rise above and convert those evils into strengths. Or
failing that, we can at the very least confront such
sufferings with hope for God’s living presence. This is a
way of looking at the readings this Sunday. This is a Sunday
for a bolstering and holding in our hearts the wonder of
grace that comes to us through the gift of Faith.
The selection from Ezekiel insists this prophet speaks
for God. Listen to his understanding: "But you shall say to
them: Thus says the LORD GOD!" The prophet understands how
difficult his message will be for those he teaches. For they
are hard of face and obstinate of heart. These are a people
of stony hearts and stiff necks; so imbued with the ways of
Mammon are they. That is their excuse for not hearing the
Word of God meant to encourage and guide them. Mammon is
more in their minds and actions than is God.
In the gospel we hear another excuse for lack of
listening. Jesus goes back to the town of his youth and
where he practiced a career as a carpenter. The Greek word
Mark uses to name Jesus a carpenter means more than a guy
who knows how to put two pieces of wood together. The word
in Greek is about a skilled and experienced craftsman. This
craftsman could design and fashion a plough to prepare soil
for seeding. Yet also he could design and build a granary
that was varmint-proof to store and protect the produce of
the land. He was an expert in building two-hole privies yet
was also fully capable of designing and building a mansion
with indoor plumbing and access to cooling breezes off the
mountains. Perhaps this is the reason his kinsmen and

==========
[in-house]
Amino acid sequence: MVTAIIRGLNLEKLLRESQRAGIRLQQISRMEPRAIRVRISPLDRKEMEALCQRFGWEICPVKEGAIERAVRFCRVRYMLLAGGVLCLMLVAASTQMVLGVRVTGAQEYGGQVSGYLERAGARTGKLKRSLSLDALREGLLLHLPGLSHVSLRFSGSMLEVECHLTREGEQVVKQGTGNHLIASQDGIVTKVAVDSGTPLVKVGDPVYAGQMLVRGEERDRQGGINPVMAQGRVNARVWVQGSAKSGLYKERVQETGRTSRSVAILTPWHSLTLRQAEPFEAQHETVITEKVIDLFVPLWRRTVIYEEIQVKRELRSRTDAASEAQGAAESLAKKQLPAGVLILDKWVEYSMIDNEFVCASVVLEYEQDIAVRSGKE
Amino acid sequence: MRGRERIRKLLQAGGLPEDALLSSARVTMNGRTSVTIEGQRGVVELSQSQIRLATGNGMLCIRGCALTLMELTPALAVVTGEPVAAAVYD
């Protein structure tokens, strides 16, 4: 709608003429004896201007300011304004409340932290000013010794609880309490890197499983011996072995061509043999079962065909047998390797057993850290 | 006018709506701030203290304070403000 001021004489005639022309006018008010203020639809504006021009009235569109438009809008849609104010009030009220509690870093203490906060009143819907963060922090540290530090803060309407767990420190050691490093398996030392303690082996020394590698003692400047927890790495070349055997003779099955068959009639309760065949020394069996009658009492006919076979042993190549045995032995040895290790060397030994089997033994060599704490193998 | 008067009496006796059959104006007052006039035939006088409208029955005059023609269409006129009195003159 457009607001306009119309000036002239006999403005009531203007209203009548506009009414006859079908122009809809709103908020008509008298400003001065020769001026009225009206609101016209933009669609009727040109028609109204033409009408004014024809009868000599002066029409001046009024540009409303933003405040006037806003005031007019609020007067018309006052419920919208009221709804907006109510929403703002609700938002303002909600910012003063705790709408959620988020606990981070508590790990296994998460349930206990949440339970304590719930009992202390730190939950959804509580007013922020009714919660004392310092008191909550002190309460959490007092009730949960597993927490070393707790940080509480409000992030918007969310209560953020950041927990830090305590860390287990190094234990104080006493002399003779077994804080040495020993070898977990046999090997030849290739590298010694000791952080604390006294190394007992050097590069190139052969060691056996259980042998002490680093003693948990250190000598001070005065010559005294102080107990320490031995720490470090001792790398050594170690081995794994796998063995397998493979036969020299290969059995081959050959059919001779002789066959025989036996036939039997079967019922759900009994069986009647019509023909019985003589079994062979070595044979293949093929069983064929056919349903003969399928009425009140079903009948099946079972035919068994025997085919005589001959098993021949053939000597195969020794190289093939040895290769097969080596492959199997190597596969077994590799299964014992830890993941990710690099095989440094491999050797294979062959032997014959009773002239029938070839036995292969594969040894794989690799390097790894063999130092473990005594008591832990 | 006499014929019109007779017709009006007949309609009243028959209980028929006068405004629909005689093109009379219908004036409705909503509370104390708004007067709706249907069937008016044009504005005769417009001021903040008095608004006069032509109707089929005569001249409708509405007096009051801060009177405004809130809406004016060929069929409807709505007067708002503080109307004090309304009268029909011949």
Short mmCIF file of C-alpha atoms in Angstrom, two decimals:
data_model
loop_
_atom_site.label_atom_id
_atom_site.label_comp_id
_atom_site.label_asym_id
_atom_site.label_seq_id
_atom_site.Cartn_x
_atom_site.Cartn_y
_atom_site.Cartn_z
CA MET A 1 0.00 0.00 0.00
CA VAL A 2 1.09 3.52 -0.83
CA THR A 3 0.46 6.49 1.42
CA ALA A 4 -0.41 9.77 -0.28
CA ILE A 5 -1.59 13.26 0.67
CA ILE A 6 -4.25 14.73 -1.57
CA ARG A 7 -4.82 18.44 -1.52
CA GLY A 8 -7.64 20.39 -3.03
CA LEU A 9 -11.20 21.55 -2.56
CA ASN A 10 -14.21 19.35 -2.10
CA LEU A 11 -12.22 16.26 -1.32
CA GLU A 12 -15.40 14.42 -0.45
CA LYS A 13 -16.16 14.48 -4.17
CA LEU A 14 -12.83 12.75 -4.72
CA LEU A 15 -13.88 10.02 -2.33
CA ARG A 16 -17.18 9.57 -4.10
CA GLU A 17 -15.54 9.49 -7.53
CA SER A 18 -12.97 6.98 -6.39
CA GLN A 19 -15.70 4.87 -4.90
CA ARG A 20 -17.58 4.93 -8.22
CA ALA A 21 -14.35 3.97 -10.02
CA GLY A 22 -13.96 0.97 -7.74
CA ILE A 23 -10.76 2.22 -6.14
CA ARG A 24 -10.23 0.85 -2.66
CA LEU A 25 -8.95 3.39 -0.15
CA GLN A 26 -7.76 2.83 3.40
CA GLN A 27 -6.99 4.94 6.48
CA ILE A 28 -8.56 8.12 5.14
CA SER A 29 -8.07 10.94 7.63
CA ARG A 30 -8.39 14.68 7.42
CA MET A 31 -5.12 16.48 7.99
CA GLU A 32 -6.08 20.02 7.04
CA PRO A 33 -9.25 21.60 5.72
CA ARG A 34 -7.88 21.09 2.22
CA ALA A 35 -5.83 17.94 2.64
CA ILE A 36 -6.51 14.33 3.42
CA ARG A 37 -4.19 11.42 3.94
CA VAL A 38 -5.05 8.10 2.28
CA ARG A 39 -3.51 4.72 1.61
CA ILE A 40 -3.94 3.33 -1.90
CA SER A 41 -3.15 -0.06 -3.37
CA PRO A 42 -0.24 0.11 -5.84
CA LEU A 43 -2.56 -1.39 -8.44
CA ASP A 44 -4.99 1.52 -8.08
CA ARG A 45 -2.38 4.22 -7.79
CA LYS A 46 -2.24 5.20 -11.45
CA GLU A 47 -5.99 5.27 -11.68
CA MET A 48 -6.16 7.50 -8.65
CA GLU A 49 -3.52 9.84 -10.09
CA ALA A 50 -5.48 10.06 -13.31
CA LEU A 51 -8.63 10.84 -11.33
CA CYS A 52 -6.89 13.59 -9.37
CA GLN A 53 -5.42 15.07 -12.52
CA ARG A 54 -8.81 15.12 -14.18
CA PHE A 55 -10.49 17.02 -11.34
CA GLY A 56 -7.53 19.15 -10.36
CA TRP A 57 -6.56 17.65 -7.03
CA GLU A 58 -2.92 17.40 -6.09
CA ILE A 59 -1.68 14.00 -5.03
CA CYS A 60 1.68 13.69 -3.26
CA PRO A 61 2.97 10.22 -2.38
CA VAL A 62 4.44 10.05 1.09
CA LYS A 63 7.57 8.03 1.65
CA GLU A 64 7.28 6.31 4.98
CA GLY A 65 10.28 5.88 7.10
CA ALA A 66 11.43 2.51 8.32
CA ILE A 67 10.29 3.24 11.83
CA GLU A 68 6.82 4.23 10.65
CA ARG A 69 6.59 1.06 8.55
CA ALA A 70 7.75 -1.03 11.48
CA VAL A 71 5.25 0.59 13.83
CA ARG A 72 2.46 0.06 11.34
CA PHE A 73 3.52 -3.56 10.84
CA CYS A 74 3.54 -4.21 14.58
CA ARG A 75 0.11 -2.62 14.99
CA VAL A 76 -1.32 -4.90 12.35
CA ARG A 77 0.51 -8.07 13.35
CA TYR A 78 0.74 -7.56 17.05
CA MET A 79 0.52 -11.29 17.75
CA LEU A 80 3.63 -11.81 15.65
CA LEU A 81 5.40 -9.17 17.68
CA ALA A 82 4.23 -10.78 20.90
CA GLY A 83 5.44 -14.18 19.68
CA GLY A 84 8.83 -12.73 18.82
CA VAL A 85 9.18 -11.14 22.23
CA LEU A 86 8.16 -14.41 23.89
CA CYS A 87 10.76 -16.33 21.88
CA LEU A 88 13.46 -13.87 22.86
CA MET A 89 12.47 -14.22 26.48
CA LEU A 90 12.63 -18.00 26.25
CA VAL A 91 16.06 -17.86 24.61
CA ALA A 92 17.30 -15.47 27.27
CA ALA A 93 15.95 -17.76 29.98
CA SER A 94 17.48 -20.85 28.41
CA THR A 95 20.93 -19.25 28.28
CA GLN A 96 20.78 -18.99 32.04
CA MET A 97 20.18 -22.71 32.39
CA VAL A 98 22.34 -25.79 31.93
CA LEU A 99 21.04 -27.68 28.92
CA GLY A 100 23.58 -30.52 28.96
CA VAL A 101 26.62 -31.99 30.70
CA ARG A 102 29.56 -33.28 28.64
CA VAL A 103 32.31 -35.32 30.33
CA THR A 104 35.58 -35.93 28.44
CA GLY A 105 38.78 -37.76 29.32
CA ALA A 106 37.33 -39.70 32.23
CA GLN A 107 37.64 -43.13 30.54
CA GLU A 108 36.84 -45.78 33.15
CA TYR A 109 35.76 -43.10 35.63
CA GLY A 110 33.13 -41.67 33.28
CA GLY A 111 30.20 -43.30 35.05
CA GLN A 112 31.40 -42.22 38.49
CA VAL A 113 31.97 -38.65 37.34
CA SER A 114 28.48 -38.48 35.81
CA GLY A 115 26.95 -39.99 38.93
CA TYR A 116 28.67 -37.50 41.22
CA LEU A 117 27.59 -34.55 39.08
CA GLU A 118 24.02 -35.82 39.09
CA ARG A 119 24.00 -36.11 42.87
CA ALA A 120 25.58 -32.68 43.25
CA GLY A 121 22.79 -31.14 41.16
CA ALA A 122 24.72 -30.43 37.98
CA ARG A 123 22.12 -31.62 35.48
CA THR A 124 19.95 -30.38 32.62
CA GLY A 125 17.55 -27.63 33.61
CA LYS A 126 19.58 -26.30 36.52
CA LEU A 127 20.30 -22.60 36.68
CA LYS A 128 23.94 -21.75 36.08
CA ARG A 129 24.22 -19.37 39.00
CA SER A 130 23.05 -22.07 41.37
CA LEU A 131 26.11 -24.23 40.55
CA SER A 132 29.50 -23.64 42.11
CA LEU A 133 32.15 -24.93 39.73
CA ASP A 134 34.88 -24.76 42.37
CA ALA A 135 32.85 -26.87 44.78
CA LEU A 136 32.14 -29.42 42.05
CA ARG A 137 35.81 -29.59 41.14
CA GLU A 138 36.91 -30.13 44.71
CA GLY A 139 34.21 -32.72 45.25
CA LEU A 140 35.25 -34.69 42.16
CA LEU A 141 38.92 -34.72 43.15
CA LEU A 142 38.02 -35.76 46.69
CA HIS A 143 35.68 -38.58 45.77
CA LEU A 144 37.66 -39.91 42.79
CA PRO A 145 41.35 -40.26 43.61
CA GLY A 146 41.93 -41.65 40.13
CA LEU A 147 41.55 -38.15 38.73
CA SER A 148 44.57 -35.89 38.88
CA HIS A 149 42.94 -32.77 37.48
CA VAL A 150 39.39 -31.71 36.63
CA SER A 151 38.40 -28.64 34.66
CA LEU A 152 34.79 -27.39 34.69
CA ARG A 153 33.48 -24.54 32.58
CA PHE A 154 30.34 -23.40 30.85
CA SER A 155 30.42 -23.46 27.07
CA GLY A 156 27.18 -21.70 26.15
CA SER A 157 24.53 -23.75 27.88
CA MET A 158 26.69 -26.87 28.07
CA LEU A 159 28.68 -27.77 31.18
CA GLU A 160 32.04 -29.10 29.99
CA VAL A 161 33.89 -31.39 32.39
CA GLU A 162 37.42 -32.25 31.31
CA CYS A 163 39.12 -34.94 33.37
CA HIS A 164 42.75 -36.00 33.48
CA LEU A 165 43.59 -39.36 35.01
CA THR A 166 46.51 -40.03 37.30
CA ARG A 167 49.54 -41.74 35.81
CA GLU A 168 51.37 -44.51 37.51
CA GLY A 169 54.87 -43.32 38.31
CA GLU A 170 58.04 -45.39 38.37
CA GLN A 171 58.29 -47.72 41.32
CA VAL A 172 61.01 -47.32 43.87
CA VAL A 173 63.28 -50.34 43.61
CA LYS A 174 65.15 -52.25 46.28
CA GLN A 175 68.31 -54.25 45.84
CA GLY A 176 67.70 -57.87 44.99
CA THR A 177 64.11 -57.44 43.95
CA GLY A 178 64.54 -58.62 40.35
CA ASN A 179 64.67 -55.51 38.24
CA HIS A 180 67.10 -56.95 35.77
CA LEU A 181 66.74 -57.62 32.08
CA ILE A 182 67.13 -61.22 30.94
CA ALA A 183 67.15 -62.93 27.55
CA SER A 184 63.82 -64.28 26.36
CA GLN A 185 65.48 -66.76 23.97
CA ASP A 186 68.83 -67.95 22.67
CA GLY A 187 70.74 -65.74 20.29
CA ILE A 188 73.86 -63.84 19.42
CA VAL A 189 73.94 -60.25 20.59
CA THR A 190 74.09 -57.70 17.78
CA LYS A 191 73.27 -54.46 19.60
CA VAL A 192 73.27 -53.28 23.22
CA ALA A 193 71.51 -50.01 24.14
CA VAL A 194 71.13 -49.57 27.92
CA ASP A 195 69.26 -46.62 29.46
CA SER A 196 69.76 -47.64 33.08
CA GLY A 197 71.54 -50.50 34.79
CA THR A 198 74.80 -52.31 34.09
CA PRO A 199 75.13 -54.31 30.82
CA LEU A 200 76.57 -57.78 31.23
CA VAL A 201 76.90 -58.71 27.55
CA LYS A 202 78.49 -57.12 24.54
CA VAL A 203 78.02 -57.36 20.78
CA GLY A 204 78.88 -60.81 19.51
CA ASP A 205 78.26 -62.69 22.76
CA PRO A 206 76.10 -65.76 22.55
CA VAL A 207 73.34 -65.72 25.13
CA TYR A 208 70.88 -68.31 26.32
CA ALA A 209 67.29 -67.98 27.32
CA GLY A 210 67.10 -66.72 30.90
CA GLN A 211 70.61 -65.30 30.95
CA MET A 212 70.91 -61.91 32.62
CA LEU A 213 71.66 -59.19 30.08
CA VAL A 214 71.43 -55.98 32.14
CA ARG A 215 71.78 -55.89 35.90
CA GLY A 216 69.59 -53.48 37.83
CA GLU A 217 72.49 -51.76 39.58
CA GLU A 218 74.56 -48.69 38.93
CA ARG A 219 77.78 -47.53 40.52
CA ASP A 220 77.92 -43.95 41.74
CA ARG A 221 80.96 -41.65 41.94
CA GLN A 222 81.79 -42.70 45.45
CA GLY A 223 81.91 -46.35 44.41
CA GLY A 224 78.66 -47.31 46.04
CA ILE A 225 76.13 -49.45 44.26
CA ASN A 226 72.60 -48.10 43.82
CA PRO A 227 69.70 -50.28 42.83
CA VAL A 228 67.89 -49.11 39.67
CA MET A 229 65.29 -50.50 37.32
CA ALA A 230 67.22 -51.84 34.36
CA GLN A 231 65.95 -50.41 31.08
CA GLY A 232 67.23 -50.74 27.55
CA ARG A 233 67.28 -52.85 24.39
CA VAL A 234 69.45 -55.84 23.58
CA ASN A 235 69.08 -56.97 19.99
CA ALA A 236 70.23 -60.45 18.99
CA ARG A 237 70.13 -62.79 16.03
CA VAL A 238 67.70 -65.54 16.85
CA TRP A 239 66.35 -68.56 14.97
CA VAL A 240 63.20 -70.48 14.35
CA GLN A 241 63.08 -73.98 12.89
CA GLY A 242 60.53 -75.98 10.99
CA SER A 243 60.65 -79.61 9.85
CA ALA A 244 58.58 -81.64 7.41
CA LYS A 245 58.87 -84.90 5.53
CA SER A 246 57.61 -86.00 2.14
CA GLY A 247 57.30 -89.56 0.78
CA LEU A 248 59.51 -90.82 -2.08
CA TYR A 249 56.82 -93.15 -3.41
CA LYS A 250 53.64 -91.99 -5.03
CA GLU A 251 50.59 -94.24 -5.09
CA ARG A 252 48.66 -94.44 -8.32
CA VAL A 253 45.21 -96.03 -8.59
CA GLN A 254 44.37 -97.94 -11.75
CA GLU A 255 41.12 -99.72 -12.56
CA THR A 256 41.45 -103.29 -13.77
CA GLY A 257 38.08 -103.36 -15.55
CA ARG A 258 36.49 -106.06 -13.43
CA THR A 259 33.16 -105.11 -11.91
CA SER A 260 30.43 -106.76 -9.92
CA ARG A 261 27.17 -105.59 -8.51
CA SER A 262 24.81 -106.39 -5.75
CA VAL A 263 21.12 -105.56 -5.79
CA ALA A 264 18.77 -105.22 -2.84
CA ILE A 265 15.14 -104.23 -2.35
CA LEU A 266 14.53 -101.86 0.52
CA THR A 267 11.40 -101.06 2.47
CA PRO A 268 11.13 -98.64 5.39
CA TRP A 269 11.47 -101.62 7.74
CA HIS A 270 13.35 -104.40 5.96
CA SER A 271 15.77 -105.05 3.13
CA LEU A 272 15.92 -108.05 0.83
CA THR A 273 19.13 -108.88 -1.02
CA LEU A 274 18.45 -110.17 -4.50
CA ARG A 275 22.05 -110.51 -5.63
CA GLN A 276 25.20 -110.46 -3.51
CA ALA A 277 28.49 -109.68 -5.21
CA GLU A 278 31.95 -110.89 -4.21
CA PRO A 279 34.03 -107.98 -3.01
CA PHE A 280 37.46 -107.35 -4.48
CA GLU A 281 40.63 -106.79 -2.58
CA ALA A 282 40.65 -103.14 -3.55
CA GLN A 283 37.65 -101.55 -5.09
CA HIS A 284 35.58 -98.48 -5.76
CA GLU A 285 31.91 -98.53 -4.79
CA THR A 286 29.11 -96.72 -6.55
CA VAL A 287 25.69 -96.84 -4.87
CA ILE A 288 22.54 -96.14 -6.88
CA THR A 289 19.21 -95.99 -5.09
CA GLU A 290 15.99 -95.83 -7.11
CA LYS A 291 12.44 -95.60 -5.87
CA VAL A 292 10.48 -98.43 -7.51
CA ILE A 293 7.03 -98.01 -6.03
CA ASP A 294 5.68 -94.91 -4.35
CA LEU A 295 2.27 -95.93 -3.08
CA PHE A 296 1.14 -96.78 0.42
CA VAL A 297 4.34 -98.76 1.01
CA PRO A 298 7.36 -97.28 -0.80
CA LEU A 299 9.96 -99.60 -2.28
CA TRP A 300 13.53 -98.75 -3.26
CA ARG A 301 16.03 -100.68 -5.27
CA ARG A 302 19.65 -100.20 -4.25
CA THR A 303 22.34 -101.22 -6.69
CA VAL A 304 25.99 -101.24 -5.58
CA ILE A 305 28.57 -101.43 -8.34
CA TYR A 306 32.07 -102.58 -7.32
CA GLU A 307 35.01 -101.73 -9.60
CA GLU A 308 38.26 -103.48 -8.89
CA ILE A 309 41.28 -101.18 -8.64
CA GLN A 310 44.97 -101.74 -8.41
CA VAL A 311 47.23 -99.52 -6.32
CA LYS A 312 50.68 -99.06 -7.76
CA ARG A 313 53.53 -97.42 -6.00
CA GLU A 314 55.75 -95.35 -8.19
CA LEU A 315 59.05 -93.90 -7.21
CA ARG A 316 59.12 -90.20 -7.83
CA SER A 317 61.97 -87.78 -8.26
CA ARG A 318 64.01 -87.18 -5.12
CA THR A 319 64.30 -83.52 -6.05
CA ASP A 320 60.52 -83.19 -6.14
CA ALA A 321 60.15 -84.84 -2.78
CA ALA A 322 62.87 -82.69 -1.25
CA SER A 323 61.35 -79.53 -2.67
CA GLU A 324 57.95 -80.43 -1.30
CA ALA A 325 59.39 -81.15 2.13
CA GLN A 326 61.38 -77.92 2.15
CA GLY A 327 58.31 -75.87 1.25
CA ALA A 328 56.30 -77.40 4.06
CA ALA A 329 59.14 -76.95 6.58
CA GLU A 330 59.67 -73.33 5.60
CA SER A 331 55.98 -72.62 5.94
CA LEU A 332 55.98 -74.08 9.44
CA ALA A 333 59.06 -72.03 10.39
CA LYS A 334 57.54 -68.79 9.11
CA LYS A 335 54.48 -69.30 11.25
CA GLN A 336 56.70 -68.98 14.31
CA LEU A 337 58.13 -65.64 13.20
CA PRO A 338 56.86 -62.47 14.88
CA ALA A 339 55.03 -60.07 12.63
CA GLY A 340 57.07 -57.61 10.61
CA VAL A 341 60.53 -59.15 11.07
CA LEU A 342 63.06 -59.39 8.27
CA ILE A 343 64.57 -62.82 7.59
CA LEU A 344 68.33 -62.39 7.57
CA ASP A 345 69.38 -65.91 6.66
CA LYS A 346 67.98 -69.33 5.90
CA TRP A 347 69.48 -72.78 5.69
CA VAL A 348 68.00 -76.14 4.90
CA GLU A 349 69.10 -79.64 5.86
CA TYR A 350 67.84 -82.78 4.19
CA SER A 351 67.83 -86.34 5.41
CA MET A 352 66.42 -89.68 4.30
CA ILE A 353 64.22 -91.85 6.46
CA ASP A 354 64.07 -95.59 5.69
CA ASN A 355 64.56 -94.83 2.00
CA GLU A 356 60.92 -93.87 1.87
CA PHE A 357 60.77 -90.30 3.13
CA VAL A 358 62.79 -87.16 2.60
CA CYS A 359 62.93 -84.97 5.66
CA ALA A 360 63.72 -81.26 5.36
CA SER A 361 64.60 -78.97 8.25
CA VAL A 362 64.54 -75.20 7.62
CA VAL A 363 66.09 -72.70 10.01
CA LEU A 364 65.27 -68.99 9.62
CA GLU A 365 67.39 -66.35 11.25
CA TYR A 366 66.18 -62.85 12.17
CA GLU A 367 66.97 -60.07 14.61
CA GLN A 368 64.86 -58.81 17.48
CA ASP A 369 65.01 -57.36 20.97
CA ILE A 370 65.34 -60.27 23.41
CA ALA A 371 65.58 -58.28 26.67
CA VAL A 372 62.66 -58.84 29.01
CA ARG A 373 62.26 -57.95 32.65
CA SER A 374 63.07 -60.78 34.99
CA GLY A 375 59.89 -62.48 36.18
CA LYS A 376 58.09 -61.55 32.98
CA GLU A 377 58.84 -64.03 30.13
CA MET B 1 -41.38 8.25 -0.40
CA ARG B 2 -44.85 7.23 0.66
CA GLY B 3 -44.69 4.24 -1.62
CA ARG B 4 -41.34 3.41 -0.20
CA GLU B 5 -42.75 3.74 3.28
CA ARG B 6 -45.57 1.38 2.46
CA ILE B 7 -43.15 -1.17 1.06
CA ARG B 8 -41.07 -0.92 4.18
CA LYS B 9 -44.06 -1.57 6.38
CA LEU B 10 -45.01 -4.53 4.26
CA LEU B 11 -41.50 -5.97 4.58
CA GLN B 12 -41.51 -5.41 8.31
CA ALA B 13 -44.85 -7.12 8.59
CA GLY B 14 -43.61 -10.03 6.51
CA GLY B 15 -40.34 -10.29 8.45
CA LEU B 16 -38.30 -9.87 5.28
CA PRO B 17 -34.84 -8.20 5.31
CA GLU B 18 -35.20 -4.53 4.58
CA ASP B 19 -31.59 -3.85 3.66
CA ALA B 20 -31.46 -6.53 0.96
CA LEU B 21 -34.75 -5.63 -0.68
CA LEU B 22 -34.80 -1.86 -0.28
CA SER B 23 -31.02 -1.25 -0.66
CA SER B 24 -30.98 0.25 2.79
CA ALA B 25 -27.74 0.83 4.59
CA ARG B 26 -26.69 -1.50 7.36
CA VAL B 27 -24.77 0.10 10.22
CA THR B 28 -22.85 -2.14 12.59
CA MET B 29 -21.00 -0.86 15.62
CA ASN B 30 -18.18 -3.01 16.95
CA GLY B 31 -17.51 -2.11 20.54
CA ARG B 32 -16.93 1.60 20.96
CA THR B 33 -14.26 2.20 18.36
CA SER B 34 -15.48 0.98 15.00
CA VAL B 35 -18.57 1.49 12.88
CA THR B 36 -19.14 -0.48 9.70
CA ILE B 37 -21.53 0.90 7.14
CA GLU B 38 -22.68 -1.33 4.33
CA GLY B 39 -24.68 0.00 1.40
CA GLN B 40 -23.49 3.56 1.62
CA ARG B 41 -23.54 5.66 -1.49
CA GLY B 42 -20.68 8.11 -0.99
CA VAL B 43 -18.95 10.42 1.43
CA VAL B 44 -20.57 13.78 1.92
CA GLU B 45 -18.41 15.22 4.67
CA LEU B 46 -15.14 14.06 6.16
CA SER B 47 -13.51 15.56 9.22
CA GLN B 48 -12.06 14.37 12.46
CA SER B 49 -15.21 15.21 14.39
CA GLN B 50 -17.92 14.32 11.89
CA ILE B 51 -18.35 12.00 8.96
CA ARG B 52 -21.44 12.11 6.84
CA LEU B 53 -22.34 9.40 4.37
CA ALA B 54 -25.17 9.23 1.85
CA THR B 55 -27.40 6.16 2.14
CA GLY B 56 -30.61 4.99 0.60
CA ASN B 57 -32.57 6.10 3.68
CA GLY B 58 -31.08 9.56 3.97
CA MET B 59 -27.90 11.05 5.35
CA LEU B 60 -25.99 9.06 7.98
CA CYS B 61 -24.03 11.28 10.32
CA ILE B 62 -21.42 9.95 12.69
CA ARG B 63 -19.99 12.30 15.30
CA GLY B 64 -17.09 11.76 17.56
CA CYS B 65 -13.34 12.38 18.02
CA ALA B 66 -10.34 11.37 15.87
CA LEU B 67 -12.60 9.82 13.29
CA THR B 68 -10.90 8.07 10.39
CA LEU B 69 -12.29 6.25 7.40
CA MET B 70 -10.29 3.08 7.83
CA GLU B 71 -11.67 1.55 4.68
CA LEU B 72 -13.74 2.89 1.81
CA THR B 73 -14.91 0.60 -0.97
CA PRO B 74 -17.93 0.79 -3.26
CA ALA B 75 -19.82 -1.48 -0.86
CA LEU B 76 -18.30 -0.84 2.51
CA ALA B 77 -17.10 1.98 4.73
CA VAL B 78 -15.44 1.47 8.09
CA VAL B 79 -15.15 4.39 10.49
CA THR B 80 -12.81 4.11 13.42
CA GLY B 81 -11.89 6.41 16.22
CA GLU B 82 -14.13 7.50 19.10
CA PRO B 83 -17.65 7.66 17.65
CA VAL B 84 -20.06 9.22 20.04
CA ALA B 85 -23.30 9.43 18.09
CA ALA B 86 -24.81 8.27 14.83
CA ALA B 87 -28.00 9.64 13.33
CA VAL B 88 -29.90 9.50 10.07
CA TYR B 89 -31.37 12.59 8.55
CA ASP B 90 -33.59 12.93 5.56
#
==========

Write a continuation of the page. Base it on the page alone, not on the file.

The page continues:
townsfolk rejected him. "He’s the carpenter, that guy so
well known and respected for his skills and creativity. What
is he doing preaching? How can he claim to understand and
know God’s will, God’s law, God’s presence? This guy can’t
be a prophet – we know who he is."
So, his childhood friends, neighbors and relatives refuse
faith because of their past association with Jesus.
It is a tenet of our faith the God loves each one of us,
even when we mess up. God cannot do other than love us. In
our conception and birth God sees a bit of the image and
likeness of what God is. We are loved; we are cared for; we
are God’s dream. And to that end, for that purpose, God
remains within us with compassion and mercy. There is not
one, not a single person who ever lived, who lives now, or
who will live that does not reflect the presence of God to
the rest of us. It is through the gift of faith that we
understand and see others in this light. Whenever one of us
is harmed, is assaulted, is ignored, is murdered, is taken
suddenly and violently from sharing in our communities, all
are hurt. Consider this: what possibilities are lost when we
lose one such being created in God’s image and likeness?
What happens when we ignore others and their needs? What
happens if we allow our selves to deny the dignity and worth
of even one other person?
It is this faith, it is this understanding of Mary’s role
in her "yes", it is this sense of the faithful that makes
God’s creation flourish and blossom. The faithful through
the gift of faith make his image and likeness visible and
effective. This is so far removed beyond what law and order
can do to make us safe. The greatest of saints all possessed
great faith. Even though we frequently see art and
literature portraying them with folded hands and uplifted
eyes, in fact they are more like Francis of Assisi or Teresa
of Calcutta. They see in the poor and miserable that spark
of God’s image and likeness with the eyes of faith and
respond with respect and healing. Their hands are extended
to help and their eyes are focused on God’s presence
Faith is a gift. Paul insists on this. Faith resides in
the heart, that organ to which we ascribe the mystery and
wonder of love for others. A message this Sunday is that we